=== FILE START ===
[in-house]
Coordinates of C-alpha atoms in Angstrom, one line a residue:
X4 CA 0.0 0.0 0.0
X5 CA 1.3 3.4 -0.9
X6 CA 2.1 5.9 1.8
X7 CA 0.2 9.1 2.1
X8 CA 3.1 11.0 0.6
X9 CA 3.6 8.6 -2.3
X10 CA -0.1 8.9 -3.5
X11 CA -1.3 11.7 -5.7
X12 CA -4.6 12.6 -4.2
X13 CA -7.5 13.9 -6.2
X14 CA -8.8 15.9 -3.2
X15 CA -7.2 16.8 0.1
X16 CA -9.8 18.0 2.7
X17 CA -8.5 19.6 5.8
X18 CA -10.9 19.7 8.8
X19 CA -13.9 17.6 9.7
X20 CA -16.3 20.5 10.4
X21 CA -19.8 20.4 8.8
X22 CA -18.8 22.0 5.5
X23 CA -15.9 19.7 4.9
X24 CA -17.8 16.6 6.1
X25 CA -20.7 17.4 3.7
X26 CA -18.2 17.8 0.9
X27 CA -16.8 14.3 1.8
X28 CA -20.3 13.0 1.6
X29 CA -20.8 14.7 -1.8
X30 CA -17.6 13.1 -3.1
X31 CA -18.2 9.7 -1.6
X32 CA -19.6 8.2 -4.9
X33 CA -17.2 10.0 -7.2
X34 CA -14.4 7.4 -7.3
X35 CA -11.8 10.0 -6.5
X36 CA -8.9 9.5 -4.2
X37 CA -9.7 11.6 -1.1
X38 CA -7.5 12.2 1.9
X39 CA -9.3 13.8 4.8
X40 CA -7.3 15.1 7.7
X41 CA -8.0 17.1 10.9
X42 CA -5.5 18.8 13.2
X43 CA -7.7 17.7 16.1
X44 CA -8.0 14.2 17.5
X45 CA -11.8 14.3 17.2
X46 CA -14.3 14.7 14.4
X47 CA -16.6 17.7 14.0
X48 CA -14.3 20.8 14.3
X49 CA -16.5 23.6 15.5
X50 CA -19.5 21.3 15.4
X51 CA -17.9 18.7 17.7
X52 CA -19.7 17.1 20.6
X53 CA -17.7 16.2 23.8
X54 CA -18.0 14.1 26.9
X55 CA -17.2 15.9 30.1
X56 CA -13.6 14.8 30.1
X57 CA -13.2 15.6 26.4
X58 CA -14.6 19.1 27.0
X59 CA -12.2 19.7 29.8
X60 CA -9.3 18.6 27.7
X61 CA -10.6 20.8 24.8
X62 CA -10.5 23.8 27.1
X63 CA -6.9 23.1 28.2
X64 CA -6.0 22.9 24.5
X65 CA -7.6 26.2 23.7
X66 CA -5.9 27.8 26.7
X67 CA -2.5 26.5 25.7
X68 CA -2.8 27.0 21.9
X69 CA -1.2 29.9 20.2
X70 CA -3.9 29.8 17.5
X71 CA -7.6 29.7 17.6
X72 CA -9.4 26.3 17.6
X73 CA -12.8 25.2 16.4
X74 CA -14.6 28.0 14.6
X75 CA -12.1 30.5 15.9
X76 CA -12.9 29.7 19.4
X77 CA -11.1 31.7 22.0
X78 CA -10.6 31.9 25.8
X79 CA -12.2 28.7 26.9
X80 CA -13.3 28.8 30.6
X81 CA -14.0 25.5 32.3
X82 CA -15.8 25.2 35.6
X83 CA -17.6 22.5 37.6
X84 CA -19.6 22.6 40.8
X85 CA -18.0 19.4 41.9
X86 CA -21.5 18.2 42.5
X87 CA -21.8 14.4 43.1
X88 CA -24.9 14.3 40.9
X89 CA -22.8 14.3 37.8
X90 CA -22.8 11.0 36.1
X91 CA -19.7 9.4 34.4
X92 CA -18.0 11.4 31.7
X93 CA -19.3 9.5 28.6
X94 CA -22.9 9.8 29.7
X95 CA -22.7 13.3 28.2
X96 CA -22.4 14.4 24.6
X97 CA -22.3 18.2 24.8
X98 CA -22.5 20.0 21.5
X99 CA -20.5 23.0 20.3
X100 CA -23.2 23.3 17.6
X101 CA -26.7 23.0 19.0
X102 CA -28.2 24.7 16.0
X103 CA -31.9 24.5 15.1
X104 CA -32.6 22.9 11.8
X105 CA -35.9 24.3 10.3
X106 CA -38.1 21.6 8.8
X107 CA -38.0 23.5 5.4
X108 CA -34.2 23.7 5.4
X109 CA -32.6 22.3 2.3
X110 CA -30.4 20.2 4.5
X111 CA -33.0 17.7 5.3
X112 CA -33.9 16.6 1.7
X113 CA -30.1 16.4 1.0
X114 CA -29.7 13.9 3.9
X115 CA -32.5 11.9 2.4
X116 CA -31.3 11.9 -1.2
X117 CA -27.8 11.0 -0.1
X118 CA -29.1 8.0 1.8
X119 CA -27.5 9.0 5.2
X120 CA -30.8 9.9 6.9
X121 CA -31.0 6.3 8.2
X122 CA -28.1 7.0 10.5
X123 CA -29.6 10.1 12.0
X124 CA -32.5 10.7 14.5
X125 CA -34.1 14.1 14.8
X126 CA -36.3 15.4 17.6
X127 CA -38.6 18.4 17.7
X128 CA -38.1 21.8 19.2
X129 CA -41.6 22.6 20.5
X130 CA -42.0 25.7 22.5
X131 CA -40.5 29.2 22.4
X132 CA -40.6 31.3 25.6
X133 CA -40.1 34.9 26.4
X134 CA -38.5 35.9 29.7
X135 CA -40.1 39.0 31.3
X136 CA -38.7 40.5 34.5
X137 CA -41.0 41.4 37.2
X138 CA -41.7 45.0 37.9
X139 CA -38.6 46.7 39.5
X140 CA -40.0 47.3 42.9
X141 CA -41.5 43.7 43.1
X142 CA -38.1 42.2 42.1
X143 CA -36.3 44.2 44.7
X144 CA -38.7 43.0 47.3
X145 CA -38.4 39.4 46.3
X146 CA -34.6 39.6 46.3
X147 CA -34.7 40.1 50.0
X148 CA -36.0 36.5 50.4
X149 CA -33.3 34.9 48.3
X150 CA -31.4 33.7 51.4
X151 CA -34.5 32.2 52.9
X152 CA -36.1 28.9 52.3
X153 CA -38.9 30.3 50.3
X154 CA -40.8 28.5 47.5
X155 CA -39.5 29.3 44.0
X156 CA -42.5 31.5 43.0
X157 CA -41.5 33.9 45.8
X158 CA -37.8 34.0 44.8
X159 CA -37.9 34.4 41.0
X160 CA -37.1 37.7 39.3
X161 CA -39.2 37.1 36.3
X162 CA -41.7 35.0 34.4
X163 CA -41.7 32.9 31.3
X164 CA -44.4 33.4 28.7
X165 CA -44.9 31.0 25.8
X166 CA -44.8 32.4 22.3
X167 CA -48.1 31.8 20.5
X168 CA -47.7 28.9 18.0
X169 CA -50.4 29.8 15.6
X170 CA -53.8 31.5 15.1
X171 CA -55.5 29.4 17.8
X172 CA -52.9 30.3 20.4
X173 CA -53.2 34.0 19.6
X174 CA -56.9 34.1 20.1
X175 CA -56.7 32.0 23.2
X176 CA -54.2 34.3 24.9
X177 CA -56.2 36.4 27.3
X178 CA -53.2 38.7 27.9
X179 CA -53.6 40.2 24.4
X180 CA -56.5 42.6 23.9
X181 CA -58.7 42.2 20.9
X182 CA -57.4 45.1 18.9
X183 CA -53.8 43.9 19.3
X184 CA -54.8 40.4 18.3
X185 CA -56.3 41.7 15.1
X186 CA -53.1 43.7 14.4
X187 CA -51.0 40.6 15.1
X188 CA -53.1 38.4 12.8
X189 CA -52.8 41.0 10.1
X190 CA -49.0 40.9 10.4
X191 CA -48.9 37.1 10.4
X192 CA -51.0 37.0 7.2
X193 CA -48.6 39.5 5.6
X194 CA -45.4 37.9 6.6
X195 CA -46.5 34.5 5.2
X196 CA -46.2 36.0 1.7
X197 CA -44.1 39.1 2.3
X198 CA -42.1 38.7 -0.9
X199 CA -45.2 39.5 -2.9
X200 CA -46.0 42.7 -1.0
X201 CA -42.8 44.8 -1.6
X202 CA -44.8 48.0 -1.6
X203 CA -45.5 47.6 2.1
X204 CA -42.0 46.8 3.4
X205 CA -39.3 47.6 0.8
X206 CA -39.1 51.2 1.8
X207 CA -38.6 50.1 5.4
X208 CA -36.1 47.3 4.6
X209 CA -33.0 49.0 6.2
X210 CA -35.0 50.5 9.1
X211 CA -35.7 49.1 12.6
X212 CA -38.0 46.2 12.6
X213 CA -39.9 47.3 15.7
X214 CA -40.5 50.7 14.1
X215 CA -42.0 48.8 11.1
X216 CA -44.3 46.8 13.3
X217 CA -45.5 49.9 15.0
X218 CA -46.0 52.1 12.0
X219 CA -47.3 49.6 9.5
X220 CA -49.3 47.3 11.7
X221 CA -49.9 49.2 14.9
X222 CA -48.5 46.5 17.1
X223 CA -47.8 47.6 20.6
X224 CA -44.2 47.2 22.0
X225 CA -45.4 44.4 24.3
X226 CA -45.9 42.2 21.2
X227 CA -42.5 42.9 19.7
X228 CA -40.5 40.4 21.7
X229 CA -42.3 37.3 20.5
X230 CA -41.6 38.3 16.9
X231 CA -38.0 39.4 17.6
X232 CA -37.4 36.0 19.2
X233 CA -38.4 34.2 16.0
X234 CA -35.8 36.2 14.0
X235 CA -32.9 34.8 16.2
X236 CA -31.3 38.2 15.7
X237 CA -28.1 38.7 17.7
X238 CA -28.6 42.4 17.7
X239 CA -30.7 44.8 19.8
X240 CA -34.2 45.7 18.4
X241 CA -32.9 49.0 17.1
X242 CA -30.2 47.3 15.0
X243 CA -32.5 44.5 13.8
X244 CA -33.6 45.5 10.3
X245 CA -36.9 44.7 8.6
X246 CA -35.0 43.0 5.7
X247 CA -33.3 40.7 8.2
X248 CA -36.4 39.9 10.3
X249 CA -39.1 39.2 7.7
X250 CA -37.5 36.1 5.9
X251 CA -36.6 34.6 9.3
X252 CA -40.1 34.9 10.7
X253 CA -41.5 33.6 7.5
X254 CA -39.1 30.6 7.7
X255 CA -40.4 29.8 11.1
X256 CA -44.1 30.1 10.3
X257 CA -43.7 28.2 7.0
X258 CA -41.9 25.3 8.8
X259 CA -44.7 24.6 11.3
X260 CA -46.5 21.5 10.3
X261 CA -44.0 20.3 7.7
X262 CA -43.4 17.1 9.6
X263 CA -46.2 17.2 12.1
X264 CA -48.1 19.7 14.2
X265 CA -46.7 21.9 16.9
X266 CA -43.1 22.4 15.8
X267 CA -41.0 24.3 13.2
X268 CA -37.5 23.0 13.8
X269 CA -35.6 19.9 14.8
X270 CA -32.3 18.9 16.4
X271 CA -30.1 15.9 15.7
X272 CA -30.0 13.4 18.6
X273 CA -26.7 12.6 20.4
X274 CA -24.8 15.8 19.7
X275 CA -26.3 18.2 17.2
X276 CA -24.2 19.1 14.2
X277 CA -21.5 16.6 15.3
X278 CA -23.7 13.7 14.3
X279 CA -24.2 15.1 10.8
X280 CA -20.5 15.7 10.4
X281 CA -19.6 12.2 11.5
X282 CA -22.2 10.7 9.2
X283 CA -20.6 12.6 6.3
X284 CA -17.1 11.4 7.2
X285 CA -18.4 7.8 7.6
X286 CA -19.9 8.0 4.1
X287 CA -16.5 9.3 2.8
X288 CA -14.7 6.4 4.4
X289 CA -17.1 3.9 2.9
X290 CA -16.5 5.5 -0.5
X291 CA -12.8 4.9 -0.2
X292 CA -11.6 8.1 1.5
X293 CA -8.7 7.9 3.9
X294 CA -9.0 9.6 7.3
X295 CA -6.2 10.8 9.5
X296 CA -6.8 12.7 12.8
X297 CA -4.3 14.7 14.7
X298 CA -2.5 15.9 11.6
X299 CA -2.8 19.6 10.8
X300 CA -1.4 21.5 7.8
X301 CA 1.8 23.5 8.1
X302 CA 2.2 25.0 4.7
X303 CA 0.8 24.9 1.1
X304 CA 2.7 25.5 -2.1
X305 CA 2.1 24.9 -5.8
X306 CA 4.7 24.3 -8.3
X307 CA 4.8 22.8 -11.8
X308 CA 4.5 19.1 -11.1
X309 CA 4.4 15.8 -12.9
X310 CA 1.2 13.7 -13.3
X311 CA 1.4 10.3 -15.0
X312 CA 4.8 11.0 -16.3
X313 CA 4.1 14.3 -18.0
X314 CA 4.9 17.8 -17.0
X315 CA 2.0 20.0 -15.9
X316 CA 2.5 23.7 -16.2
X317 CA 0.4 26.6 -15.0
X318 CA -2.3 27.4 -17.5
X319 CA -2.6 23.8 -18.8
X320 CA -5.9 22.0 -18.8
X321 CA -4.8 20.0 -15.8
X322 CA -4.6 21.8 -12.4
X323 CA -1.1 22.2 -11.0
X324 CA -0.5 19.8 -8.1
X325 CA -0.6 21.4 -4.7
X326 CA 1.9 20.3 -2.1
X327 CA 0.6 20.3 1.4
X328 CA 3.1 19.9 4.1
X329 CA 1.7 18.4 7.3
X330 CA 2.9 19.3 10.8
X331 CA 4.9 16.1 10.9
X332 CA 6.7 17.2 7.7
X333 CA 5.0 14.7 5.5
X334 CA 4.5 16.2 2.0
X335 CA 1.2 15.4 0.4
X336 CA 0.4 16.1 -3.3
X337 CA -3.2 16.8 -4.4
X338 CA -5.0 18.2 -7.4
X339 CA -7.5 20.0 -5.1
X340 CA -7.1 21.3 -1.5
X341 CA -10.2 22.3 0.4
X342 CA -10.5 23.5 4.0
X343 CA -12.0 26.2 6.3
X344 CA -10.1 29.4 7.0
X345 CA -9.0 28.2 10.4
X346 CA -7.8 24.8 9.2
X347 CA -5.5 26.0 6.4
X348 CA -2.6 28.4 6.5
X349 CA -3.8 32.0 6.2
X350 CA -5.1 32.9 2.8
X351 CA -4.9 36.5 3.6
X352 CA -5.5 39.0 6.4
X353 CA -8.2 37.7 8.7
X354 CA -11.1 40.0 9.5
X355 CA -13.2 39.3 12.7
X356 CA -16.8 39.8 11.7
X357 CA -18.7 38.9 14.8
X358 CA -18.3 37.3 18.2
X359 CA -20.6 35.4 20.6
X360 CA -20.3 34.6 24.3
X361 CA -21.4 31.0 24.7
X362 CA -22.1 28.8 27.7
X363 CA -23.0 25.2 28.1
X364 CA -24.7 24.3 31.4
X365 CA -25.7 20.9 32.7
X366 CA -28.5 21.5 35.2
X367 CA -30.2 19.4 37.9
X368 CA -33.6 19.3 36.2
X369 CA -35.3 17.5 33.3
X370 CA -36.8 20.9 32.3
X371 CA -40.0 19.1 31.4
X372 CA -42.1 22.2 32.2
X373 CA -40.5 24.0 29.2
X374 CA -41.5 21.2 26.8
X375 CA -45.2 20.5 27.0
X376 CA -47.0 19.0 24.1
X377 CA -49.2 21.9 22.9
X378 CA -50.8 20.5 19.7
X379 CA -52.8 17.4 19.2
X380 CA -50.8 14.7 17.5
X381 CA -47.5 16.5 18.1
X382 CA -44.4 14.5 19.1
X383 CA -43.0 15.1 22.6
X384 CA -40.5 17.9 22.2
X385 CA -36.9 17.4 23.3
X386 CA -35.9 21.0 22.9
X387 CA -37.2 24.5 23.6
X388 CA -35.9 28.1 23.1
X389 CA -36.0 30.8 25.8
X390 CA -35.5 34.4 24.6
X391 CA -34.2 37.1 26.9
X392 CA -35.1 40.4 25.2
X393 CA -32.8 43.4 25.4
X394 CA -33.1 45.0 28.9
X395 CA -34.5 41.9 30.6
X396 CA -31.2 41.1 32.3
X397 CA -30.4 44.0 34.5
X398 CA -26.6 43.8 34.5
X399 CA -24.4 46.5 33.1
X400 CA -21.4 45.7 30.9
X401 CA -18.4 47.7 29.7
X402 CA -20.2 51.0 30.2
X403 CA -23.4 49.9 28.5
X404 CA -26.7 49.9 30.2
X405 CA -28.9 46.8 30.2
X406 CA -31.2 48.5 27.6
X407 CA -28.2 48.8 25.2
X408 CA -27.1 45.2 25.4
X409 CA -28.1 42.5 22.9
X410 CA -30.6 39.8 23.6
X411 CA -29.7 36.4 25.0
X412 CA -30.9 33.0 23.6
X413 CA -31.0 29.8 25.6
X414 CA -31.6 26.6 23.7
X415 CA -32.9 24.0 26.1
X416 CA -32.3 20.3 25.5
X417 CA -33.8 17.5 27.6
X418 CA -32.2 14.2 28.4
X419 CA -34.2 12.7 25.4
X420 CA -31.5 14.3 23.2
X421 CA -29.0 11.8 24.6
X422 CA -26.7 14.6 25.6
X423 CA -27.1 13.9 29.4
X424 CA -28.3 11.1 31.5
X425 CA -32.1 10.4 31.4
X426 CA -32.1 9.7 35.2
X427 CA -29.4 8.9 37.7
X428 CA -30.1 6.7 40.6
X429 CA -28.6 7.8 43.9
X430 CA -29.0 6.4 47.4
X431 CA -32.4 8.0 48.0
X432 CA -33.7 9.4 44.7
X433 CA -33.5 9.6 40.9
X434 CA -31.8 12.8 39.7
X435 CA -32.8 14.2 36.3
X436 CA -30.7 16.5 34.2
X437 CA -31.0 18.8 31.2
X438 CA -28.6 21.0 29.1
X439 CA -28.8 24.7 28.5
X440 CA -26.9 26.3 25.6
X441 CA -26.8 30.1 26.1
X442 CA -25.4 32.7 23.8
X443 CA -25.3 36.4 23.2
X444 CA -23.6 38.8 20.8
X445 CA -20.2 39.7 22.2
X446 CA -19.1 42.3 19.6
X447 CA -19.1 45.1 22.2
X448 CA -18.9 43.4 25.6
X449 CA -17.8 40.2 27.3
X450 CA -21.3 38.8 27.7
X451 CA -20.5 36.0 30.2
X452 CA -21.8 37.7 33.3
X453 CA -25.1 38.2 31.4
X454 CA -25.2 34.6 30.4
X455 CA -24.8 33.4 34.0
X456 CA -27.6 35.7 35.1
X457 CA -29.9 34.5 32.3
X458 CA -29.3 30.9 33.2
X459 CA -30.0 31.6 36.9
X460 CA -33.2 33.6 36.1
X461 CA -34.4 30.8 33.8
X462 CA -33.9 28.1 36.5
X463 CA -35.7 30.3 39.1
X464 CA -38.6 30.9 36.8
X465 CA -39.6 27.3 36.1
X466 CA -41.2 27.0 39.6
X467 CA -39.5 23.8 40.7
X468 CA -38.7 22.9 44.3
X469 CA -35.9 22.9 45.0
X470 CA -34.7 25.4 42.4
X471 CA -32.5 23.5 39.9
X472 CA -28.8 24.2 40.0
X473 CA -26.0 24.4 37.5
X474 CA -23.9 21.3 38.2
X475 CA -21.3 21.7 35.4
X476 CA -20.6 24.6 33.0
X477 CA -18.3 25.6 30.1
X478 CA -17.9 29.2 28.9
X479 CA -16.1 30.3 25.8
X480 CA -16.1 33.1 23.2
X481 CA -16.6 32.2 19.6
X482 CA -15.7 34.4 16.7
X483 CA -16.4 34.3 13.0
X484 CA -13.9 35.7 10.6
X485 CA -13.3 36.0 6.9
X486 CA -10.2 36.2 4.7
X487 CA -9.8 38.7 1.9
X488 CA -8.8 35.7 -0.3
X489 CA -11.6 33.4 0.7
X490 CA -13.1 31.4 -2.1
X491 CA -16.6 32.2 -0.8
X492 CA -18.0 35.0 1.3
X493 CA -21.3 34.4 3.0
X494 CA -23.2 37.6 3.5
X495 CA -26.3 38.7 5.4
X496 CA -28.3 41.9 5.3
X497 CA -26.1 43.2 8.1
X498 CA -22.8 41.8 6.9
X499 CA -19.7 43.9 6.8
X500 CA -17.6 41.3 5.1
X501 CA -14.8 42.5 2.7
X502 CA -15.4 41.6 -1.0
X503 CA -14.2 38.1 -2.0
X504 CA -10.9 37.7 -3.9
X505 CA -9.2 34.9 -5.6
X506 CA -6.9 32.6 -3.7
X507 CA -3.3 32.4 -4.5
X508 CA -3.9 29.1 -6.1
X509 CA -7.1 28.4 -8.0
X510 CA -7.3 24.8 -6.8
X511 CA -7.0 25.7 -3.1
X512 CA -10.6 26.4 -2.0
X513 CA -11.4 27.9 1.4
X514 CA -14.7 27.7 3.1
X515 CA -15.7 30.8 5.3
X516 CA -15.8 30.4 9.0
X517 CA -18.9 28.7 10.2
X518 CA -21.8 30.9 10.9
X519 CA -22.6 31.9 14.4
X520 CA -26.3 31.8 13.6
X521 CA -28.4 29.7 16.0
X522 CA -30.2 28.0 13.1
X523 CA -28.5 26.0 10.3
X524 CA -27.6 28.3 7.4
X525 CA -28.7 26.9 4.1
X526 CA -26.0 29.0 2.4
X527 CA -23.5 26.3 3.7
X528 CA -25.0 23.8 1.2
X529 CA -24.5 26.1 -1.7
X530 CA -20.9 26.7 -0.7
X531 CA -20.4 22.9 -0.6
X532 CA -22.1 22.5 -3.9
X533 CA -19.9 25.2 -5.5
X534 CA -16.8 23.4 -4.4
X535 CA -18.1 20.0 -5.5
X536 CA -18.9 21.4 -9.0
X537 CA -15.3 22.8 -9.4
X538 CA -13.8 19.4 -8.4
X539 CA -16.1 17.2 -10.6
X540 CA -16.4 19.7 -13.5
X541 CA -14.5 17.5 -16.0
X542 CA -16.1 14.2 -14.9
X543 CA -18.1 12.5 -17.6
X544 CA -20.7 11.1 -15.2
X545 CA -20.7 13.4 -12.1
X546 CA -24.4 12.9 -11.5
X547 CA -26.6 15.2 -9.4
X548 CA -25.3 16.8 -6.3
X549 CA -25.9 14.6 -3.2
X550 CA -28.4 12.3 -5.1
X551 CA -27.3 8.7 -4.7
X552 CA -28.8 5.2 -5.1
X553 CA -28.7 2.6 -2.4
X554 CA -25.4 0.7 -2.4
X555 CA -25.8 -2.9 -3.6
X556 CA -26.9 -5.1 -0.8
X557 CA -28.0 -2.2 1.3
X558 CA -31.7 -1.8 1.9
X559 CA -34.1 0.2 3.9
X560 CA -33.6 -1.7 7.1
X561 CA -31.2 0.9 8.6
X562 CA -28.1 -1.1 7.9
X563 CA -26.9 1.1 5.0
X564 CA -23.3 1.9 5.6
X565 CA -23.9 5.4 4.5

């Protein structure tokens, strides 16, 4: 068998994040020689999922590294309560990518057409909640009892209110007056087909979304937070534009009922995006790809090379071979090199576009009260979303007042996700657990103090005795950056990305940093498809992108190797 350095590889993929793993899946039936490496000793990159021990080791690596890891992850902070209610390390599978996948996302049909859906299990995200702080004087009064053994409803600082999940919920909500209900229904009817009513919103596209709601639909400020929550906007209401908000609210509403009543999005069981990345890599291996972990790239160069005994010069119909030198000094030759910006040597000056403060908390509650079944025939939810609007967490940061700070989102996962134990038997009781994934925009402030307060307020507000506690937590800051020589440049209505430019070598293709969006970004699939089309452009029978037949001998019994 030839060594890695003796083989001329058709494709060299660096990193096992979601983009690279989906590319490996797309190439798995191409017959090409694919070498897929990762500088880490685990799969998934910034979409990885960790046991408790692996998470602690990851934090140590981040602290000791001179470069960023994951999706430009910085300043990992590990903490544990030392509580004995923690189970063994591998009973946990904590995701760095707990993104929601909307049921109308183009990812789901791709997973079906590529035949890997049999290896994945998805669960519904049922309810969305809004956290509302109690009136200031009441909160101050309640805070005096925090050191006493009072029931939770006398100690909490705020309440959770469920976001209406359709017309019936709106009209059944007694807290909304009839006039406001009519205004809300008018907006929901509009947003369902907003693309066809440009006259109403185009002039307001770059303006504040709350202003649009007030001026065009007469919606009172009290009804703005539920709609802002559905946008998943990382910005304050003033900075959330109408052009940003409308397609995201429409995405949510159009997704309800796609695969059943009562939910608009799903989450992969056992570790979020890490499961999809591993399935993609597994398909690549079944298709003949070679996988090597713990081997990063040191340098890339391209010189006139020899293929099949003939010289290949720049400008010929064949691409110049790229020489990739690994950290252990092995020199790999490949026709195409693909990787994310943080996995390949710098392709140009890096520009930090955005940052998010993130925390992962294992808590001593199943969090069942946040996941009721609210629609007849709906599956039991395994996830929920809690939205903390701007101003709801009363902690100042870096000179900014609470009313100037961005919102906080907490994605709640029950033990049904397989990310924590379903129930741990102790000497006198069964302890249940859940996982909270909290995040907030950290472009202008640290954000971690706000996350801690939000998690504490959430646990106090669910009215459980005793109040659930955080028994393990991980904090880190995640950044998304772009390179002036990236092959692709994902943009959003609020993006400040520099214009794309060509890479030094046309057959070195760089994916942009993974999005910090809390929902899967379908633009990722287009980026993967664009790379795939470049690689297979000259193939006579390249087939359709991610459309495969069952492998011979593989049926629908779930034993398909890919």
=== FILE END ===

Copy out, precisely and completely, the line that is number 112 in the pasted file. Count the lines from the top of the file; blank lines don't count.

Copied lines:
X113 CA -30.1 16.4 1.0